“Very high coal prices are a double-edged sword for the coal industry. At this stage of the energy transition, high prices will destroy long-term demand for coal even faster,” says Gorringe.

“Declining demand will impact mining employment. Even under the NSW government’s Base Case scenario, it projected that employment in coal mining will decline by an average of 600 jobs per year over the next two decades.

“A transition away from coal over the coming decades is certain. The only question remaining is whether that transition will be planned and orderly, or chaotic.”

The most recent events which will accelerate the decline of seaborne thermal coal include:

  • In August 2022, Japan announced its intention to restart seven idled nuclear power reactors to reduce reliance on fossil fuel imports.
  • A 2022 study on Chinese coal demand found that its seaborne thermal coal imports are likely to fall substantially over the coming decade and are on course to drop 26% on 2019 levels by as soon as 2025.
  • In March 2022, Taiwan revealed its 2050 net zero carbon emissions roadmap. Taiwan plans to fully decarbonise its power sector by 2050 with renewable energy providing 60–70% of power generation.
  • In December 2021, South Korea unveiled the first detailed plan for how it will reach its coal phase-out target. The nation will shut down 24 coal-fired power plants—almost half the South Korean fleet—by 2034.
  • Pakistan cancelled another coal power proposal in 2022 and is considering converting existing plants fuelled by imported coal to use domestic coal.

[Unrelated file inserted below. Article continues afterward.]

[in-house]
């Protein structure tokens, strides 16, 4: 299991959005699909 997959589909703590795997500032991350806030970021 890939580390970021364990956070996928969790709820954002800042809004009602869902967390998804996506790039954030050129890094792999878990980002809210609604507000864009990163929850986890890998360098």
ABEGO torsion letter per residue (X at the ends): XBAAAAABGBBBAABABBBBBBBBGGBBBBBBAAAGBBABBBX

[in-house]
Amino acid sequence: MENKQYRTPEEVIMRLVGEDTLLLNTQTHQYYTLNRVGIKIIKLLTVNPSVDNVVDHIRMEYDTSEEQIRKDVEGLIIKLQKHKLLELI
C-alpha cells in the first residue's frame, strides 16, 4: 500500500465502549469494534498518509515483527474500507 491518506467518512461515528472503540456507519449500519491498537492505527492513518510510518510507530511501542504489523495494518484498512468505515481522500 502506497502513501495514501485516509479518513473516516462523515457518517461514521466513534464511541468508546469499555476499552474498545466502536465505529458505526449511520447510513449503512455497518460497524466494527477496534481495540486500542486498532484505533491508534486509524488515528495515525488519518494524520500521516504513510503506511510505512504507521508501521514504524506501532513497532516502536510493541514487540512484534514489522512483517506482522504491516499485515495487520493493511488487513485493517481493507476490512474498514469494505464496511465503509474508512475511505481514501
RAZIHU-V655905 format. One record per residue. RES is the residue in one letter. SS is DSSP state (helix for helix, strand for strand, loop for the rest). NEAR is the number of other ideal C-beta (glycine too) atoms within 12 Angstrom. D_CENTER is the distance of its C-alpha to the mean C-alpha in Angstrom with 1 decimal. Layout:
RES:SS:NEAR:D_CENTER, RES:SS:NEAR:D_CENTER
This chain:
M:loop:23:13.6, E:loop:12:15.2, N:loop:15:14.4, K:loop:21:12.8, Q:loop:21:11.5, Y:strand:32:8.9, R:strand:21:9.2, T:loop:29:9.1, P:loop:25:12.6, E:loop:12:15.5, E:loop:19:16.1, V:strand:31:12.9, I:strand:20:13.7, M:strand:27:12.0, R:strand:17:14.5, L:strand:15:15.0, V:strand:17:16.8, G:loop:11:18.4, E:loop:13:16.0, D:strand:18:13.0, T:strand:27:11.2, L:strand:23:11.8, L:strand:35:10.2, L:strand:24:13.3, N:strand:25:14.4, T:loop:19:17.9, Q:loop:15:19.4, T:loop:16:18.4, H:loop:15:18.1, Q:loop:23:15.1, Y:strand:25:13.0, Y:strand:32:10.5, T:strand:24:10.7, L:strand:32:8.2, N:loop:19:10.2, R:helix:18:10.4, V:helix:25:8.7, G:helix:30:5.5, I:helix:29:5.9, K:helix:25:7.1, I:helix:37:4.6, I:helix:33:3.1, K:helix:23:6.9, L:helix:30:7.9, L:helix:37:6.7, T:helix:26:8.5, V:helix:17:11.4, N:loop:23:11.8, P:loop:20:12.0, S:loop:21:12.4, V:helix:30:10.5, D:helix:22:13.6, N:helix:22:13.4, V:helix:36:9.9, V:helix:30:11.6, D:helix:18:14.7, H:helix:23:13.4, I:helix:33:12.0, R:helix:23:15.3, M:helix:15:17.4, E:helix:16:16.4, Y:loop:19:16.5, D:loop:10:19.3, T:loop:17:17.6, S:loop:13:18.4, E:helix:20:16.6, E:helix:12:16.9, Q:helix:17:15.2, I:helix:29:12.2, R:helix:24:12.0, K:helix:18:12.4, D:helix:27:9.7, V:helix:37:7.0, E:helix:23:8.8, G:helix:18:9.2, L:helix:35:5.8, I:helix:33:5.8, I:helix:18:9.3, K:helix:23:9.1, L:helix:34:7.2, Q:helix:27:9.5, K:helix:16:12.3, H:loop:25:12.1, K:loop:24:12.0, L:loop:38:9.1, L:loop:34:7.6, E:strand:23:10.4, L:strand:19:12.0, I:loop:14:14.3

• After 10 coal power proposals were cancelled in Bangladesh last year, the Matarbari 2 coal power project had its funding withdrawn in 2022.
  • The new Ferdinand Marcos-led Philippines government has recommitted to the nation’s moratorium on new coal plants.
  • In August 2022, Malaysia’s largest power generator announced plans to accelerate the closure of some its coal-fired power plants to speed up its energy transition towards renewable energy.

Read the report: Australian Thermal Coal Outlook Report - Volumes Set to Fall Amid Accelerating Energy Transition

Media contact: Amy Leiper [email protected]  +61 0414 643 446

Author contacts: Simon Nicholas ([email protected]) and Andrew Gorringe ([email protected])  

About IEEFA: The Institute for Energy Economics and Financial Analysis (IEEFA) examines issues related to energy markets, trends, and policies. The Institute’s mission is to accelerate the transition to a diverse, sustainable and profitable energy economy. (

Simon Nicholas

Simon Nicholas is IEEFA’s Lead Analyst for the global steel sector, as well as Asian seaborne thermal and coking coal markets.

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Andrew Gorringe

Andrew Gorringe is an Energy Finance Analyst, Australian Coal, at IEEFA. Andrew researches and produces expert analysis on topics covering the Australian and global coal industry and energy finance investment.